Near the end of 2022, with the AI major well into its third year, ChatGPT was released to the public, bringing an instance of the very upheaval that Aoun described as the raison d’etre of developing robot-proof students. 

One of the broader learning objectives of the AI major is that students would “respond to ethical, societal, organizational, legal, political, and cultural implications of artificial intelligence.” With the release of ChatGPT, and, in particular, its ability to provide human-like responses to prompts across a potentially unlimited range of topics and domains, new questions about these various implications were immediately raised. Given the makeup of the AI major, it was straightforward for Drake students and faculty associated with the AI program to pivot to discussing these implications. Even in the spring of 2023, Drake hosted panels of faculty experts to discuss the impacts of generative AI in a host of disciplines, including marketing, design, computer graphics and linguistics, as well as implications in philosophy and culture.

But it wasn’t enough merely to talk about generative AI. By the time ChatGPT was released in 2022, Drake had already incorporated early aspects of generative AI into some of our AI curriculum (particularly, AI image generation tools such as DALL-E 2), but the widespread availability of conversational AI tools like ChatGPT required some serious rethinking of both the content and teaching methods of our classes.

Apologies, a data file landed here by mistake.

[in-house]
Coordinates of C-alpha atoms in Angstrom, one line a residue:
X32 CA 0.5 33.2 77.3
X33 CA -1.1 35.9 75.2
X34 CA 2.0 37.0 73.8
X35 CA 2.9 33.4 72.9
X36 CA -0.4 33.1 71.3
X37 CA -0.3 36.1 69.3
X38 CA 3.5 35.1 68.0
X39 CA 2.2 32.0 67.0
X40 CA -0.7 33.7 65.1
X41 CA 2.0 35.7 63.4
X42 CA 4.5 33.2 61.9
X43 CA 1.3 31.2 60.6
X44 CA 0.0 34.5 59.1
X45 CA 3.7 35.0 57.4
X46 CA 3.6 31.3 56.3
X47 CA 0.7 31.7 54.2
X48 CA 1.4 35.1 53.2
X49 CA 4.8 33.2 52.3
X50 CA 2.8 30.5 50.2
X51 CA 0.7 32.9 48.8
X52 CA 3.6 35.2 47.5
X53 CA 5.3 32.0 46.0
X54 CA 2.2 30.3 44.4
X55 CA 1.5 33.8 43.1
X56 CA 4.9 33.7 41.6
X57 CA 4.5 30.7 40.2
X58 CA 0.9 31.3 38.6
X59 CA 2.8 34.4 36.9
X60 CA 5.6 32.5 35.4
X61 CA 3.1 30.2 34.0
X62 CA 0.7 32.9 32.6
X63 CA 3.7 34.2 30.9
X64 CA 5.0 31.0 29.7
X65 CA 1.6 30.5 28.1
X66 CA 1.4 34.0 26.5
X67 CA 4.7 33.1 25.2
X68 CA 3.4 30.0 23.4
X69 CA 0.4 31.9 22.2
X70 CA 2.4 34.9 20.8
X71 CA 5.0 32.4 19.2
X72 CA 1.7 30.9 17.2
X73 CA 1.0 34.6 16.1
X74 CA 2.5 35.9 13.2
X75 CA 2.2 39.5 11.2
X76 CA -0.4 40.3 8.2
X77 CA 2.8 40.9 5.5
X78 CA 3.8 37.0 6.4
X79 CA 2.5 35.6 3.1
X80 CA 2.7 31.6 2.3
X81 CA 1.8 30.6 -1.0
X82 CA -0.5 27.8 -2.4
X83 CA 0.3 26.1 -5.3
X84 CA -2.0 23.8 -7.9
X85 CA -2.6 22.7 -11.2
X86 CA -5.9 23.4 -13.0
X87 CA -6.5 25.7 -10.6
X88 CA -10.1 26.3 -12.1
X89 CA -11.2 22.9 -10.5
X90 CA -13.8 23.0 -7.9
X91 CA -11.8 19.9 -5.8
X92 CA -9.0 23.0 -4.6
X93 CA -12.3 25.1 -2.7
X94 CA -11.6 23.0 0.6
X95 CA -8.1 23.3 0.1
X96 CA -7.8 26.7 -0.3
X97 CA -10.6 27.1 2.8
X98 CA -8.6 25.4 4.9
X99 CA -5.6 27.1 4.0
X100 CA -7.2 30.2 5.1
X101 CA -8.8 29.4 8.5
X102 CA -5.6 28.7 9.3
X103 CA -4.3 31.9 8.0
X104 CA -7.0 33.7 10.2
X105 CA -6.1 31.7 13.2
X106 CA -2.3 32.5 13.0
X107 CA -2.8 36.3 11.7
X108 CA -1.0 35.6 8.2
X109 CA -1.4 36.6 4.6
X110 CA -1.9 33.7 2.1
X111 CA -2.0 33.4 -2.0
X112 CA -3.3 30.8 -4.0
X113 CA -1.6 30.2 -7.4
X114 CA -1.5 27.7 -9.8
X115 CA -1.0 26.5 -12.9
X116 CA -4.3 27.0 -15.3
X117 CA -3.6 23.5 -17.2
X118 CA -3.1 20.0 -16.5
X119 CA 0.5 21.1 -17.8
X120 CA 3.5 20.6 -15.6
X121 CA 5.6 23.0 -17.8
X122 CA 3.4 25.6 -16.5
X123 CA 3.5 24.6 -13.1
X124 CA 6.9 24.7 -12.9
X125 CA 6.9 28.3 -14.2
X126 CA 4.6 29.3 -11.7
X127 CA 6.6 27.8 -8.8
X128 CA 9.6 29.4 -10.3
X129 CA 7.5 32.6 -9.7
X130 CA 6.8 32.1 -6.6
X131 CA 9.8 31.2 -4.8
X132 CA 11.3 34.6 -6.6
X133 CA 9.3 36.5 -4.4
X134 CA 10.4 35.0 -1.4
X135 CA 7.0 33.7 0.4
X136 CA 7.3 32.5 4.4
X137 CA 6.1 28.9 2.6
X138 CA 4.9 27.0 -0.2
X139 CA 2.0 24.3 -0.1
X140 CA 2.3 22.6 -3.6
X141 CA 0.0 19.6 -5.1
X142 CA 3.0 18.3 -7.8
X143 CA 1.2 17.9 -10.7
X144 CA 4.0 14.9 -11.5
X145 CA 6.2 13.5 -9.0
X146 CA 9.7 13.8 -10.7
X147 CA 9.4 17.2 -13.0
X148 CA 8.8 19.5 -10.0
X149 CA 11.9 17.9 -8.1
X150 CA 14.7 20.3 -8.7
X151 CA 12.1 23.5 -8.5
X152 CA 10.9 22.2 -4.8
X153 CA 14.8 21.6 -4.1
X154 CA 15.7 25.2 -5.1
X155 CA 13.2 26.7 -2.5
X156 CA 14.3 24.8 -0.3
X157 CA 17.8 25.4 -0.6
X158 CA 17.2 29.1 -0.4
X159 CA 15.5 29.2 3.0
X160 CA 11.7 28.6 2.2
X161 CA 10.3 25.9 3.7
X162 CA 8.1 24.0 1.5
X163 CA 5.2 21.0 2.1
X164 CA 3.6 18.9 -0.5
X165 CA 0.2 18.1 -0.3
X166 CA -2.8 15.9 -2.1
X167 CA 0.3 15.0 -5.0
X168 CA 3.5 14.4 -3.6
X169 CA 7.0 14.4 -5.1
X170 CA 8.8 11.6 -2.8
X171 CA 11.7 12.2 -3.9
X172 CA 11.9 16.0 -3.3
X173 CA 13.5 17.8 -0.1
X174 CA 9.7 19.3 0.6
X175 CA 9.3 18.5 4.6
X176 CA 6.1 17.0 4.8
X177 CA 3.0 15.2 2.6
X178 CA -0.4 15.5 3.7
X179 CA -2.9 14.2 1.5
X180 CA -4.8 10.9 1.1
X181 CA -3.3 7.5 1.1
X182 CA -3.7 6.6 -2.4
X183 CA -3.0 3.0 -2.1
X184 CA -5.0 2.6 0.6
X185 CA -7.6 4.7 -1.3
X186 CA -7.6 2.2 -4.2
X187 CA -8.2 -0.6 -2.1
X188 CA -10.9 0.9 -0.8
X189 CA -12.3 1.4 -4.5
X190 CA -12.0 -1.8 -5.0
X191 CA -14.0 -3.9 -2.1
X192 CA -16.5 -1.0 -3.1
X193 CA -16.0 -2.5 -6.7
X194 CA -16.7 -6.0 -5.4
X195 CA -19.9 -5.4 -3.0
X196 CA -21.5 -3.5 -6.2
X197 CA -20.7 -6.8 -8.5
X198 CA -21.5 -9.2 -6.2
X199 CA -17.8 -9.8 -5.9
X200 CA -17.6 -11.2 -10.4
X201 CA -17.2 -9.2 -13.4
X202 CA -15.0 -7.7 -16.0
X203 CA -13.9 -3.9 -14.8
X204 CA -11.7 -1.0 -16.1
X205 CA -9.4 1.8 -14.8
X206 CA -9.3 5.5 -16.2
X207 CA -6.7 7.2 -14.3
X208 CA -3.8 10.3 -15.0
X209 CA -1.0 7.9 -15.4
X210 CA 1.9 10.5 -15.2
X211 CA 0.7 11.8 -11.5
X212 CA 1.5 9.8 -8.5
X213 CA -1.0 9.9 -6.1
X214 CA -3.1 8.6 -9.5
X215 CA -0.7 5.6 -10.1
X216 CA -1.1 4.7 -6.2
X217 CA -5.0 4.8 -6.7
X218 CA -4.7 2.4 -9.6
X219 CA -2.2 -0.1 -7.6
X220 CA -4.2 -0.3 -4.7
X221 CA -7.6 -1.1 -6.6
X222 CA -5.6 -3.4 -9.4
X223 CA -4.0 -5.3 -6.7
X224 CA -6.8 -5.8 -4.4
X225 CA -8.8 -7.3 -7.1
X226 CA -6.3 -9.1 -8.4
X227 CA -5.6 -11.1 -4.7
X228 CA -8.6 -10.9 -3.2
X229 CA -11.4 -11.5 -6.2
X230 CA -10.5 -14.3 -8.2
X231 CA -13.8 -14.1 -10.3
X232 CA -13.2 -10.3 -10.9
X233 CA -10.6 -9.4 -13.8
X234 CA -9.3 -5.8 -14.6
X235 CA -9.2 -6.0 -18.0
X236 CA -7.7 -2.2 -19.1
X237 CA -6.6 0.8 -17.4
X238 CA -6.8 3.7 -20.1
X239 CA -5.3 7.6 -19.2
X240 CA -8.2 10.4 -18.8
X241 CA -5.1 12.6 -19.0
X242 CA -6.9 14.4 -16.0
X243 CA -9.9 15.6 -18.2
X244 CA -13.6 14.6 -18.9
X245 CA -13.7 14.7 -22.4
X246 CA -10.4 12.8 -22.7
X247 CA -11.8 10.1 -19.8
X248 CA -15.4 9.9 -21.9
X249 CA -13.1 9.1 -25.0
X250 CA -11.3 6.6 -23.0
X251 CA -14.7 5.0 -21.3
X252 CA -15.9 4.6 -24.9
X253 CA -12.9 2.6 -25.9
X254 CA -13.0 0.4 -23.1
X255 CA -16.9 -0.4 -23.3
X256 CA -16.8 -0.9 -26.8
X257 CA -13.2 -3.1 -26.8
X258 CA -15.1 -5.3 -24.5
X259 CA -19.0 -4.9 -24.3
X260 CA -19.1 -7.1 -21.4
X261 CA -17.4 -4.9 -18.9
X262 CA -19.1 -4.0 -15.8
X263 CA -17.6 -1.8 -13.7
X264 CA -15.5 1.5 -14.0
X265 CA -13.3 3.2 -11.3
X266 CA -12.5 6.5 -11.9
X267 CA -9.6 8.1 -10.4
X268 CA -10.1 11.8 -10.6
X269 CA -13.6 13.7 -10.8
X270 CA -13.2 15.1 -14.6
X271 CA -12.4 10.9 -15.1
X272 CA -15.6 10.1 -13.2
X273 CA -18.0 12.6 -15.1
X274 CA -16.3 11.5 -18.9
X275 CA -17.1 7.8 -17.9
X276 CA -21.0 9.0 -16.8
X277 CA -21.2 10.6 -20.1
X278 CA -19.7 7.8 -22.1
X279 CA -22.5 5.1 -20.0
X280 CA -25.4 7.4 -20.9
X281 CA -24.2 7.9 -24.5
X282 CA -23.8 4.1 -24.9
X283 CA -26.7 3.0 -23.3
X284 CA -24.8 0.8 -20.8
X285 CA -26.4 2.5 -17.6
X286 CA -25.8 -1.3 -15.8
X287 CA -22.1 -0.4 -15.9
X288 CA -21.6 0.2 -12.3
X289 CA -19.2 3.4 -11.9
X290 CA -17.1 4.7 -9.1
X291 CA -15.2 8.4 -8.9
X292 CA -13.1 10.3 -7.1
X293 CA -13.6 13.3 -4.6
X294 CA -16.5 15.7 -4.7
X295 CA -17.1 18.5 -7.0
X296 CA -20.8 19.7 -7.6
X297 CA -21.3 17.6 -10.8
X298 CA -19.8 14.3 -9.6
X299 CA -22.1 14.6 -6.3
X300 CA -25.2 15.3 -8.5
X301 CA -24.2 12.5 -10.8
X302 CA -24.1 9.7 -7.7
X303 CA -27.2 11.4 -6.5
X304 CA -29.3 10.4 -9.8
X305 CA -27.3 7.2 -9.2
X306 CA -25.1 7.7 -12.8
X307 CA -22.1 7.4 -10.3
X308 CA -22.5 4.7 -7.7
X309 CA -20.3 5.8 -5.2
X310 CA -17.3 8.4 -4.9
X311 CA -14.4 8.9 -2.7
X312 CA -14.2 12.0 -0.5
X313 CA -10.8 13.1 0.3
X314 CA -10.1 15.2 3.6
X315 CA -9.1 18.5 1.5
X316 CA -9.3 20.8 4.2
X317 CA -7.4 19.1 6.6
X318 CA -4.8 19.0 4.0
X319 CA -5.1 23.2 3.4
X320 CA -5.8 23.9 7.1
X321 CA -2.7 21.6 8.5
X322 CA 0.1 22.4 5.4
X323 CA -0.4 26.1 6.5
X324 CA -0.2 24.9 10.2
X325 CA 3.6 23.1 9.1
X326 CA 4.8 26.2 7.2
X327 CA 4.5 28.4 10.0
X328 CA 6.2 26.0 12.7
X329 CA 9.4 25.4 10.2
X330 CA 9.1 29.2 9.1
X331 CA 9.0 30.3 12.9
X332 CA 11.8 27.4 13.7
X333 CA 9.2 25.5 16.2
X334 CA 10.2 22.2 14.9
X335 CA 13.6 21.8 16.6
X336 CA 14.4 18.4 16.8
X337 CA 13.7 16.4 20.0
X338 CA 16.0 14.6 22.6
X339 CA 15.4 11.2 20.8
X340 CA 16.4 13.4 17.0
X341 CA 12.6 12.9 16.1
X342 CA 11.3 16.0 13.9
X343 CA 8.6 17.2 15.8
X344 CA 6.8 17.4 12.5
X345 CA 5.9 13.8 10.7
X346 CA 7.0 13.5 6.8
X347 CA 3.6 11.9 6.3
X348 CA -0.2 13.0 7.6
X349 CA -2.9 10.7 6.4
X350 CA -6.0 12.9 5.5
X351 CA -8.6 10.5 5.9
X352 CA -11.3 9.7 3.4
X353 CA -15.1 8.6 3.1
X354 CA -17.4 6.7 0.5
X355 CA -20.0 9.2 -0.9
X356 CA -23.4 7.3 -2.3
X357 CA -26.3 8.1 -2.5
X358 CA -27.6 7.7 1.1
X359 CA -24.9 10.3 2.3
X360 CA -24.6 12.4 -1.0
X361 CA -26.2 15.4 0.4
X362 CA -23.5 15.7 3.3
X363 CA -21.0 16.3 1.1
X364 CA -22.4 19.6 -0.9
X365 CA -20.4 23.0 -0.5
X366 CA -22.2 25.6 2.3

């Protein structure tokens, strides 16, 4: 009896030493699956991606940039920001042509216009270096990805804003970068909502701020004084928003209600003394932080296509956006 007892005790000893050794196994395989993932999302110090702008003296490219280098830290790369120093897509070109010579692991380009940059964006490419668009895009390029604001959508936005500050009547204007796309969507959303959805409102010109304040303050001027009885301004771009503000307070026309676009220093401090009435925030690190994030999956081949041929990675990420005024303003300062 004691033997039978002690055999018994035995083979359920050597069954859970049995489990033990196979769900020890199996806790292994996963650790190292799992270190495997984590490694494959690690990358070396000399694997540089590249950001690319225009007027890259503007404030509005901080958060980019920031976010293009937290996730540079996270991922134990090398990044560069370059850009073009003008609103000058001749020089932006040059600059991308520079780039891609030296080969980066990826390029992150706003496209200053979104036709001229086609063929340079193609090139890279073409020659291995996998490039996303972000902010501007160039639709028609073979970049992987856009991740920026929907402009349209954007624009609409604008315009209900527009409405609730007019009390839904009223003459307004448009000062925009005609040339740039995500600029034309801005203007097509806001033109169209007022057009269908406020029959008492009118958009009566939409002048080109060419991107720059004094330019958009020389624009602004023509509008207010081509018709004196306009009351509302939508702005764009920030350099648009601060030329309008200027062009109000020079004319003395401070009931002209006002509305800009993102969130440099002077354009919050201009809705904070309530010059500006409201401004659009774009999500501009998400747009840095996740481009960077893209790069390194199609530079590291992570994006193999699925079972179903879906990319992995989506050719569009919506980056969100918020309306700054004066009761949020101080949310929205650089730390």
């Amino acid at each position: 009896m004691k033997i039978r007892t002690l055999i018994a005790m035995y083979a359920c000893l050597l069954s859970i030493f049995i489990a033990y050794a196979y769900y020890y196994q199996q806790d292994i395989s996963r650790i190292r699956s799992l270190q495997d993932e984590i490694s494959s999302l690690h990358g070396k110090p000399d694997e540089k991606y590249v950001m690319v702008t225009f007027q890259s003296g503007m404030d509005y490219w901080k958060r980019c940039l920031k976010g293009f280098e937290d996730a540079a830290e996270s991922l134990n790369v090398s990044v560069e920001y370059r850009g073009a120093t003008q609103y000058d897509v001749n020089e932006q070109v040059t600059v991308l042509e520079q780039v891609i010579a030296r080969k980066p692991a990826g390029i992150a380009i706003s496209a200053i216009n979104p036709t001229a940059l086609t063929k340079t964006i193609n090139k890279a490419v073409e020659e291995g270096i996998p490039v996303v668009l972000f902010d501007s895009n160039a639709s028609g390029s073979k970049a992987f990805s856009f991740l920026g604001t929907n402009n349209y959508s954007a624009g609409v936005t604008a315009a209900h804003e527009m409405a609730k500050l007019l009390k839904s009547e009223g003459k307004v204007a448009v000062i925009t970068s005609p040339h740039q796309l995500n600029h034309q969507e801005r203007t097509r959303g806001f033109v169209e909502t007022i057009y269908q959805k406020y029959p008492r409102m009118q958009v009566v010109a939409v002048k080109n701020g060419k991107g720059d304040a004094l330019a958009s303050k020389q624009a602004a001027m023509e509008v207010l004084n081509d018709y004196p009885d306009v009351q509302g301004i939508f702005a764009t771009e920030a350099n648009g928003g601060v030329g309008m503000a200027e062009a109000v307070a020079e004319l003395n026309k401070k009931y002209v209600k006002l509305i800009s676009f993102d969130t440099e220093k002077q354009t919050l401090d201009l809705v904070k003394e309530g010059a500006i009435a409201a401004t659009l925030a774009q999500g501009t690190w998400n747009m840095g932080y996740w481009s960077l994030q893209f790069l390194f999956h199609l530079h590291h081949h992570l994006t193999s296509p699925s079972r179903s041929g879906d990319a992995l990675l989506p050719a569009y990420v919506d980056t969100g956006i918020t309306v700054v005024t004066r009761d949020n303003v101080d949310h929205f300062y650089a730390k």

In response to this demand, Eric Manley, a computer science faculty member, put together a course on natural language processing for the fall of 2023, providing students with an opportunity to work directly with transformers, the underlying machine learning architecture that powers large language models, and teaching the students to fine-tune their own models for various purposes. 

This semester (at least at the time of writing), the first crop of graduating seniors who entered Drake specifically to major in AI are completing projects involving generative AI, including tools for visualizing AI-powered image generation, designing an interactive game using generative AI, analyzing a technique called data poisoning that can be used to corrupt large language models, and highlighting the ethical and legal implications of facial recognition technology.

The work of updating Drake’s AI program to meet constantly evolving industry standards is certainly not complete, and it will likely remain a work in progress as long as new developments continue at their current pace. One thing that is clear, however, is that the committee that crafted the AI major made the right bet in 2019 to move ahead with the program, which now plays an important role in producing robot-proof students who can not only meet the challenges raised by the rise of generative AI but can leverage these new tools to great effect.